• Chemistry – Announced Wednesday
  • Literature – Announced Thursday
  • Peace – Announced Friday
  • Economics – Announced Monday

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art noxon
1 year ago

About thinking, working on, visualizing some solution to some problem, while doing laps……It’s great on one hand but on the other, I keep forgetting what lap I’m on.

PsychoDad
2 years ago

They did not prove that black holes exist. Nobody has ever done that, yet. Many scientists claim they do not even exist. Some claim they are just holograms. Still all theories – no proof yet.

PsychoDad
Reply to  PsychoDad
2 years ago

“Reinhard Genzel and Andrea Ghez discovered that an invisible and extremely heavy object governs the orbits of stars at the centre of our galaxy.”

The black hole in the centre of our galaxy is postulated but not proven.

Jay Ryan
2 years ago

That’s awesome. Congrats and it is good to see a woman win the prize. Just an FYI, the work that goes into the prize typically takes a team and often the senior (white man) scientist is named to the prize. Fortunately there are exceptions. In Medicine Elizabeth Blackburn won at my institution…highly deserved. Jennifer Doudna from Cal is next.

Ol' Longhorn
Reply to  Jay Ryan
2 years ago

Chemistry was two women today for CRISPR. The days of “white man” are over. That said, there’s a dearth of women in science — and not because of aptitude for it —– so hopefully these women will inspire more talented young women to push through the obstacles.

PsychoDad
Reply to  Ol' Longhorn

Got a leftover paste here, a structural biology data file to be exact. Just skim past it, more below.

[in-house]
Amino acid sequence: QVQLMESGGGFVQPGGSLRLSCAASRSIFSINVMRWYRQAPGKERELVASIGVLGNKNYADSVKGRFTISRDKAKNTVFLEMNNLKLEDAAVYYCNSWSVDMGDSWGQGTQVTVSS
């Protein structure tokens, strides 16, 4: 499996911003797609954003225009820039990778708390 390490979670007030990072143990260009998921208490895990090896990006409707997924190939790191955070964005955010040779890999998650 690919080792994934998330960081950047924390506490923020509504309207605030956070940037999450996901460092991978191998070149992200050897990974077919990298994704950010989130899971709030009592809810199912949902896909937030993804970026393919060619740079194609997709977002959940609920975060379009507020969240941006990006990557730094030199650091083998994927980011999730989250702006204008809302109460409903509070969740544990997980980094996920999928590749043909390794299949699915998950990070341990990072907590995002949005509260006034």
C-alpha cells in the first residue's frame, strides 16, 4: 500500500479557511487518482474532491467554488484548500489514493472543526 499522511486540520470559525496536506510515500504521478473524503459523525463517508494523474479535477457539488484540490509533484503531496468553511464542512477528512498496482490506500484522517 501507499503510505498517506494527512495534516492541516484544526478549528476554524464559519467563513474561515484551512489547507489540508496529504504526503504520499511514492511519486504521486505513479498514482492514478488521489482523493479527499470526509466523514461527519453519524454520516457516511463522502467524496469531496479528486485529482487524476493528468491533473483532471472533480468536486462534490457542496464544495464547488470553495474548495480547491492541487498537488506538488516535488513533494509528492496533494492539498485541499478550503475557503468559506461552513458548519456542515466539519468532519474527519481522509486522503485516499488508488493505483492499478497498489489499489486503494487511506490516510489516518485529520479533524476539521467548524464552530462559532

2 years ago

Women are just better!

Anonymoose
Reply to  PsychoDad
2 years ago

epic cringe

Ol’ Longhorn
Reply to  PsychoDad
2 years ago

Put PsychoMom on here then.

PsychoDad
Reply to  Ol’ Longhorn
2 years ago

You do not deserve PsychoMom – this is all you can get.

Jay Ryan
Reply to  Jay Ryan
2 years ago

Doudna just announced for CRISPR. Sooner than I expected. Congrats to great scientist and a really nice lady. Go Bears!!

Taa
2 years ago

Don’t forget the nice cash payout that comes with the award!!!

PowerPlay
2 years ago

Congratulations and a great story. Would love to see more stories of highly accomplished people who swim.

Ol' Longhorn
2 years ago

If she could just solve the black hole for the last 25 of the 200 fly.

BearlyBreathing
Reply to  Ol' Longhorn
2 years ago

The Tom Shields Institute for Gravitational 200 Fly Studies

Jane Dressel's Vertical Leap
Reply to  BearlyBreathing
2 years ago

I admit this made me chuckle, but I have great respect for Shields, his persistence, and his openness about his mental health. You go, Tom.

BearlyBreathing
Reply to  Jane Dressel's Vertical Leap
2 years ago

Thanks for this post and for the opportunity for me to come clean. It was a cheap shot, I admit. As someone who probably couldn’t even complete a 200 fly, your post reminded me about everything I admire about him. Tom, if you’re reading this, I love you man. Best of luck in 2021. Go Bears!

Last edited 2 years ago by BearlyBreathing
Ol' Longhorn
Reply to  Jane Dressel's Vertical Leap
2 years ago

Wanting to do a 200 fly is, in itself, a mental health issue.

Anonymoose
Reply to  Ol' Longhorn
2 years ago

come on guys that was funny

swimfan210_
2 years ago

Congratulations! There are so many connections to swimming!

dj albertson
2 years ago

This is so cool. Swimmers got it going on. Such a huge honor!

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Braden Keith

Braden Keith is the Editor-in-Chief and a co-founder/co-owner of SwimSwam.com. He first got his feet wet by building The Swimmers' Circle beginning in January 2010, and now comes to SwimSwam to use that experience and help build a new leader in the sport of swimming. Aside from his life on the InterWet, …